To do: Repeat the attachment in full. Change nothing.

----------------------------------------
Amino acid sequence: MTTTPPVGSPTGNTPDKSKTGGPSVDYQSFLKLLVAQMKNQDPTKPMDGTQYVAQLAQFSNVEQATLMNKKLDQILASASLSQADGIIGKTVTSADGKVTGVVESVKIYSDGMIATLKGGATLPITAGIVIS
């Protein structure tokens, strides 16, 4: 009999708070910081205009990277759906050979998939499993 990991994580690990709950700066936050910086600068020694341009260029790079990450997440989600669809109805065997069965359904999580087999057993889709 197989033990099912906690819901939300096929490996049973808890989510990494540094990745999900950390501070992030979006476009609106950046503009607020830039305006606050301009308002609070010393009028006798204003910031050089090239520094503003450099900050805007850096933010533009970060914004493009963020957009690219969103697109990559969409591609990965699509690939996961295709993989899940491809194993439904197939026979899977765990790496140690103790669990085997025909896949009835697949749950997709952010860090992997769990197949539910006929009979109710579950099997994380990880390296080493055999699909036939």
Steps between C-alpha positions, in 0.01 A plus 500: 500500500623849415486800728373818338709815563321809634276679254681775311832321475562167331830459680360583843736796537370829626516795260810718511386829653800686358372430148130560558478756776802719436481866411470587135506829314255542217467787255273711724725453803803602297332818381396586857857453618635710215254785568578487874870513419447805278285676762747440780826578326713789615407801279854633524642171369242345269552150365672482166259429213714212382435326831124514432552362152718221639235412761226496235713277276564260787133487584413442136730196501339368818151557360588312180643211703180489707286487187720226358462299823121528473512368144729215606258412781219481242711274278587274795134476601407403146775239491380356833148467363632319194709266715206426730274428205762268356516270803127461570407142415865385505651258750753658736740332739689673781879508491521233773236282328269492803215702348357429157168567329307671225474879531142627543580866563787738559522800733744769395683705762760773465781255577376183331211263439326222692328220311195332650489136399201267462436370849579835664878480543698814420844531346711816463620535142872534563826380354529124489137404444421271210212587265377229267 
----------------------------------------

Amino acid sequence: MTTTPPVGSPTGNTPDKSKTGGPSVDYQSFLKLLVAQMKNQDPTKPMDGTQYVAQLAQFSNVEQATLMNKKLDQILASASLSQADGIIGKTVTSADGKVTGVVESVKIYSDGMIATLKGGATLPITAGIVIS
């Protein structure tokens, strides 16, 4: 009999708070910081205009990277759906050979998939499993 990991994580690990709950700066936050910086600068020694341009260029790079990450997440989600669809109805065997069965359904999580087999057993889709 197989033990099912906690819901939300096929490996049973808890989510990494540094990745999900950390501070992030979006476009609106950046503009607020830039305006606050301009308002609070010393009028006798204003910031050089090239520094503003450099900050805007850096933010533009970060914004493009963020957009690219969103697109990559969409591609990965699509690939996961295709993989899940491809194993439904197939026979899977765990790496140690103790669990085997025909896949009835697949749950997709952010860090992997769990197949539910006929009979109710579950099997994380990880390296080493055999699909036939």
Steps between C-alpha positions, in 0.01 A plus 500: 500500500623849415486800728373818338709815563321809634276679254681775311832321475562167331830459680360583843736796537370829626516795260810718511386829653800686358372430148130560558478756776802719436481866411470587135506829314255542217467787255273711724725453803803602297332818381396586857857453618635710215254785568578487874870513419447805278285676762747440780826578326713789615407801279854633524642171369242345269552150365672482166259429213714212382435326831124514432552362152718221639235412761226496235713277276564260787133487584413442136730196501339368818151557360588312180643211703180489707286487187720226358462299823121528473512368144729215606258412781219481242711274278587274795134476601407403146775239491380356833148467363632319194709266715206426730274428205762268356516270803127461570407142415865385505651258750753658736740332739689673781879508491521233773236282328269492803215702348357429157168567329307671225474879531142627543580866563787738559522800733744769395683705762760773465781255577376183331211263439326222692328220311195332650489136399201267462436370849579835664878480543698814420844531346711816463620535142872534563826380354529124489137404444421271210212587265377229267 